The question now is, would Sinn Fein, faced with the choice between principle and policy, abandon abstention in exchange for a historically unprecedented opportunity to achieve unity?
The Republican leadership is certainly not shy to ditching principle, but the risk here would be incalculable. A referendum does not guarantee unity, and current demographics will almost certainly prevent any dramatic shift in either direction.
Protestants still compose approximately 48 per cent of the Northern Irish population compared to Catholics’ 45 per cent, and while a recent Tory poll does show a slight preference for unity among the voting public, other recent polls suggest the picture is more ambiguous.
If the referendum did fail, the Good Friday Agreement bars another one from occurring for at least 7 years. Republicans might jump the gun this time, lose the vote, and then watch a more opportune moment pass in the event of a possible no-deal Brexit.
This doesn’t even consider how loyalists would react to a unity referendum. Although republicans would characteristically ignore their attitudes, their historically militant way of opposing political change in Ireland would doubtlessly have severe consequences for both the campaign and its outcome.
For that reason, even if the referendum passed with a bare 50%+1 majority, most observers agree that the nature of Northern Irish society makes such an outcome unworkable, requiring something closer to a two-thirds majority to be effective.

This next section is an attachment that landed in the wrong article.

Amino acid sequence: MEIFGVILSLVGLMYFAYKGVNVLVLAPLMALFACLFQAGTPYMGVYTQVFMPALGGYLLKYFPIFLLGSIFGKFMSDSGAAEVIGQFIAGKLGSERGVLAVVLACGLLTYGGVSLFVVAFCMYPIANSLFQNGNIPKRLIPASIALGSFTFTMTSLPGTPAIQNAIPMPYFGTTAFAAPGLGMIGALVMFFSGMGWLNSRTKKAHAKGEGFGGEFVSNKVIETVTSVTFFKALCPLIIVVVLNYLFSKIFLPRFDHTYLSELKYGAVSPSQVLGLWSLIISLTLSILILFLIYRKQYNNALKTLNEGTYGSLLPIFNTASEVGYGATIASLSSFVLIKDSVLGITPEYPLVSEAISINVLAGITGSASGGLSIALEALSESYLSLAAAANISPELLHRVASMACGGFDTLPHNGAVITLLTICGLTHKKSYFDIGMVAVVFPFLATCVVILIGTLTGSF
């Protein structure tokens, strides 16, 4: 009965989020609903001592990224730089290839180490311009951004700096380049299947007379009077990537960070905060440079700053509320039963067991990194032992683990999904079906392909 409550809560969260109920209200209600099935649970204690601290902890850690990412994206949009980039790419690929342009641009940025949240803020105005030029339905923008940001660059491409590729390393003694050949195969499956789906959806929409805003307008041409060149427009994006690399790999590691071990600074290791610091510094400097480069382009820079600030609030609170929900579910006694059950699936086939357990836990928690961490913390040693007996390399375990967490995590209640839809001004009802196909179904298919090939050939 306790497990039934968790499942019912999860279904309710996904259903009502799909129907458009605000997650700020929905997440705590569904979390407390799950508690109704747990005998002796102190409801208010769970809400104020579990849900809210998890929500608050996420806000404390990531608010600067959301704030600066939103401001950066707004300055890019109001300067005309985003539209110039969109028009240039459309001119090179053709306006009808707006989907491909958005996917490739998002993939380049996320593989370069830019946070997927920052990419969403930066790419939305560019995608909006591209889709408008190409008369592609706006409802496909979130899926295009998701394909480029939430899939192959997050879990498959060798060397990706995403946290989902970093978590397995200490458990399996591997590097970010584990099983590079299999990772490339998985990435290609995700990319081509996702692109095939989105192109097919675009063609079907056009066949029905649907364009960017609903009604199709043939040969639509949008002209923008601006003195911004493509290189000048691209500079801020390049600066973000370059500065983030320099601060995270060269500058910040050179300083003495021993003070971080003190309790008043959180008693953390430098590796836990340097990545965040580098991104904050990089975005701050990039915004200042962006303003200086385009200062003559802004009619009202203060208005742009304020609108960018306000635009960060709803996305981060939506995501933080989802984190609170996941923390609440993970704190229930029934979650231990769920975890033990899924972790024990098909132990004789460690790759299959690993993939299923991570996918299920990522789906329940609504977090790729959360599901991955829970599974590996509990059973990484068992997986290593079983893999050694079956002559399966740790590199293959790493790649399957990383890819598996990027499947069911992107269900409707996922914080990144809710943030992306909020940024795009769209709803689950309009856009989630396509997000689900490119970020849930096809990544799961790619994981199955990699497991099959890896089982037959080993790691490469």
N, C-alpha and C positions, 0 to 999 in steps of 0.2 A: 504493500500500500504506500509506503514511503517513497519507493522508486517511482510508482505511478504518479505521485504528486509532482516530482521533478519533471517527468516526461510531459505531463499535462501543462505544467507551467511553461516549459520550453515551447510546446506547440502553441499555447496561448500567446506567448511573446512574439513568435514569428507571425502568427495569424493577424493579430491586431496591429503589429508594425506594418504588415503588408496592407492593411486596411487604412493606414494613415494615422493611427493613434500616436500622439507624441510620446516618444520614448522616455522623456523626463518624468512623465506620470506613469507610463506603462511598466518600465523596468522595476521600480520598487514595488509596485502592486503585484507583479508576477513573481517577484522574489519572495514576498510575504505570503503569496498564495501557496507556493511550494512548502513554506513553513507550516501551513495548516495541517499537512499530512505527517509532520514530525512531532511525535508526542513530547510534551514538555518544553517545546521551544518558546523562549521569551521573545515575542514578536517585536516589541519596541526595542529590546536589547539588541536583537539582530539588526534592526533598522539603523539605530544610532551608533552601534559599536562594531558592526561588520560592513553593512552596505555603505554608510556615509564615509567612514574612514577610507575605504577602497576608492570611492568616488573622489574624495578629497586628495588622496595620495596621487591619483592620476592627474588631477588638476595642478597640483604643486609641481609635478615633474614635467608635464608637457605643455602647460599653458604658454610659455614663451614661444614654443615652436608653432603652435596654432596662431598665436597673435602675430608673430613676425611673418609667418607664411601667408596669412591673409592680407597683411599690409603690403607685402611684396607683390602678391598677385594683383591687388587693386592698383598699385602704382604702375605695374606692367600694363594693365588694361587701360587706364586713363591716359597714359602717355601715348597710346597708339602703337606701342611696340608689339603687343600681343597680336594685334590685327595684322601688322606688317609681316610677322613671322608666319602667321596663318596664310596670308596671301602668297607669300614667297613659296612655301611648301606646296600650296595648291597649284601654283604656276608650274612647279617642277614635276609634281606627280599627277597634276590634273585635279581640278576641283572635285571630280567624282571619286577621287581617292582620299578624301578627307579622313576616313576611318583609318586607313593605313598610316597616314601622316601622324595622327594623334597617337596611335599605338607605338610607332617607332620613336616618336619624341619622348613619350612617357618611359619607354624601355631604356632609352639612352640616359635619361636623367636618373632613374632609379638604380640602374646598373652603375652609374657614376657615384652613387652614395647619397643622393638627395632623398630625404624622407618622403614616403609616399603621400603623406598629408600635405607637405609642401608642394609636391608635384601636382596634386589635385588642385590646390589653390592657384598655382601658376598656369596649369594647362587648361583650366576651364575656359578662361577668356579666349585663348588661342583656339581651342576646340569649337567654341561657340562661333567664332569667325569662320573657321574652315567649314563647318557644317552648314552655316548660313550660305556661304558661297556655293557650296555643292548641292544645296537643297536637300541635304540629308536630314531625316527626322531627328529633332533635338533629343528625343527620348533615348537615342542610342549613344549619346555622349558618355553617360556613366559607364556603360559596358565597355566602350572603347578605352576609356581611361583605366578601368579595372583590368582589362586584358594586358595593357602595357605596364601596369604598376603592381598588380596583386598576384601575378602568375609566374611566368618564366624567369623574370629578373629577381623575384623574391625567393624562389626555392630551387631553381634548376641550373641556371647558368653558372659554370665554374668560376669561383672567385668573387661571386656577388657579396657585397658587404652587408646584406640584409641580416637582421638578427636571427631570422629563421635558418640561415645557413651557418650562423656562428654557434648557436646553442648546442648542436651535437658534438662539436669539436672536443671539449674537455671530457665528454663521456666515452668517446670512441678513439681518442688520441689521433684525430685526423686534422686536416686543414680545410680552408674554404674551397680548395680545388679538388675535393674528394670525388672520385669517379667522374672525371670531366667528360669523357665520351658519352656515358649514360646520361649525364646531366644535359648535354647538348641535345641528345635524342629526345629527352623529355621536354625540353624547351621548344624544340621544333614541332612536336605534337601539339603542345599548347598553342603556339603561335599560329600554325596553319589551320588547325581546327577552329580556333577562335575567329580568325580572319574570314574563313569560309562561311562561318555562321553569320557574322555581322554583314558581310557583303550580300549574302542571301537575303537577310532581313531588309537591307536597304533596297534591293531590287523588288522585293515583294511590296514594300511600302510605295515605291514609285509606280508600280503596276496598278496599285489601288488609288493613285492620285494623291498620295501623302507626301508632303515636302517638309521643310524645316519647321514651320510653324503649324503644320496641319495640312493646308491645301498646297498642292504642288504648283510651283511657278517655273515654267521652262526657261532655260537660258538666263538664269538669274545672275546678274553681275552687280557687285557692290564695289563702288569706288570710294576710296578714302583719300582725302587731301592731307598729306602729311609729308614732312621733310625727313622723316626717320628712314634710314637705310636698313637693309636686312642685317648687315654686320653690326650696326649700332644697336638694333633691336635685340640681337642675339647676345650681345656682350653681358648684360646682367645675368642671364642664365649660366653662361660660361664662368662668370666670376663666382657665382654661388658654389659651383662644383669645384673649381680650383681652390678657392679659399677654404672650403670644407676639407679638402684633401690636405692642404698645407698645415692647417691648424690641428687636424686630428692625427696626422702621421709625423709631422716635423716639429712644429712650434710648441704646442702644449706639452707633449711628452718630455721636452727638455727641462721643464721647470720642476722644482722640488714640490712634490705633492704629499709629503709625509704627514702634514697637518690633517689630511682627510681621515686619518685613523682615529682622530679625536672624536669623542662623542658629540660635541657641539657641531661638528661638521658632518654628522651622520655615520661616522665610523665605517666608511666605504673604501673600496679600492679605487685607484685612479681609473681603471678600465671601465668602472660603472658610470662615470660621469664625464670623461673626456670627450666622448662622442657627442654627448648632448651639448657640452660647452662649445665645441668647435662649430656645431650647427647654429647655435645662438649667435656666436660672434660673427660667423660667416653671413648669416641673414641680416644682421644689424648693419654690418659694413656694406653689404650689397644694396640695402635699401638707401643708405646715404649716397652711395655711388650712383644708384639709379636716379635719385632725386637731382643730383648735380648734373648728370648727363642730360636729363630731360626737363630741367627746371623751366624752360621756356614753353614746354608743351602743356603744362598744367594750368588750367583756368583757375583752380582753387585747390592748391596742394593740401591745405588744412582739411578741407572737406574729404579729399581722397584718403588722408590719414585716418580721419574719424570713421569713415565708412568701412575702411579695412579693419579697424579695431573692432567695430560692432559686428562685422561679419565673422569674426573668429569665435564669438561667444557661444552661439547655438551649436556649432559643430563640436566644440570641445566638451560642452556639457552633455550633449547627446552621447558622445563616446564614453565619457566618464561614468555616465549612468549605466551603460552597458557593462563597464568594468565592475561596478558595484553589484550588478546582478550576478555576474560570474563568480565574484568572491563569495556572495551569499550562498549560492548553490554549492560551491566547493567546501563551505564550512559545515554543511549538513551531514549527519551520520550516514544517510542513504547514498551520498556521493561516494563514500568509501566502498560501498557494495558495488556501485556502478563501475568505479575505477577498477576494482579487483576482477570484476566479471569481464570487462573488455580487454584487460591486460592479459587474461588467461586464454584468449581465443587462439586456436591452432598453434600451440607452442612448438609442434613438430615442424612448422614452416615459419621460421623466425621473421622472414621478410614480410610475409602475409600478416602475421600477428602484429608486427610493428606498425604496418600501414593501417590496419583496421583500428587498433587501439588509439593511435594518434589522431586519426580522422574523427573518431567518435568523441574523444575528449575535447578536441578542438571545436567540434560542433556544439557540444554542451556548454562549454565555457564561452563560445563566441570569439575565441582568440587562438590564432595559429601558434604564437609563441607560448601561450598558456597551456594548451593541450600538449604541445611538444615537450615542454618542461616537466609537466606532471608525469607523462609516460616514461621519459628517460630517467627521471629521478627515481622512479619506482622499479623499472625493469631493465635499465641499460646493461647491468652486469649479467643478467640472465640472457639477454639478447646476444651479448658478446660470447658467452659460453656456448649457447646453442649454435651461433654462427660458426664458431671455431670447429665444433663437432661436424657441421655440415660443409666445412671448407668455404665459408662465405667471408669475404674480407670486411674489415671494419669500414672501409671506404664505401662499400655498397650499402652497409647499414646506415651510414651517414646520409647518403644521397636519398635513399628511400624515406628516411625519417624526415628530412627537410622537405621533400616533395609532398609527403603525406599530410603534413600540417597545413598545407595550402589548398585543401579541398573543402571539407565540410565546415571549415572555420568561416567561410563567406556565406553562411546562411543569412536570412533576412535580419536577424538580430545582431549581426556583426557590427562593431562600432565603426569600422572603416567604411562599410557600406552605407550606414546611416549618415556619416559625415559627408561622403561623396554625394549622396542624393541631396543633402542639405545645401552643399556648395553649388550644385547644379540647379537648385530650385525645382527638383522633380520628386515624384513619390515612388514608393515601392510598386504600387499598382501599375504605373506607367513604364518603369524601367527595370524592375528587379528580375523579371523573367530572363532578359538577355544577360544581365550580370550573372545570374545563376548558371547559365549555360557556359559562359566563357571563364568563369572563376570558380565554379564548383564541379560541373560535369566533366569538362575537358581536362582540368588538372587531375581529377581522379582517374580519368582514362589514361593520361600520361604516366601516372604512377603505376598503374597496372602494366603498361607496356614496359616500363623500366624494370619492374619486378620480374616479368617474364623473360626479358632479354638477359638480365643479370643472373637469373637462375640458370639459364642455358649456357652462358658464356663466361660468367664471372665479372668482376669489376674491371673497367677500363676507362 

Perhaps most important for Sinn Fein, a unity referendum would put the future of the party at grave risk. Compromising on principle is no easy sell, but it would prove worthwhile to most supporters if it delivers the goods in the long-run.
If it does not, Sinn Fein will be seen to have naively sold out to the British establishment, destroying its credibility as a republican party, likely ending the careers of all (or at least most) of its leaders, and heralding a period of political uncertainty for the nationalist community that could set it back decades.
But it would have to get there first. A significant portion of the movement would split and renounce their loyalty to Sinn Fein before the referendum even took place. No offer, they would say—not even the republic itself—is enough to justify forswearing principle. This would remain true even if a successful referendum was a virtual guarantee.
The rewards, of course, would be historic. Sinn Fein would enter history as the organization that finally drove the British completely from Ireland, and Gerry Adams would take his place in the pantheon of national heroes. Many in the nationalist community would feel that the crimes of the Provisional IRA were absolved, and Irish republicanism would have finally reached its definitive end.
A votes-for-referendum offer from Labour to Sinn Fein would arguably be the most momentous decision any nationalist politician has faced in the last two centuries, but the possibility is real and both sides should begin to weigh the costs, risks, and rewards. Regardless of how the referendum turns out, its outcome will impact the futures of Northern Ireland, Britain, and the Republic of Ireland for at least a generation.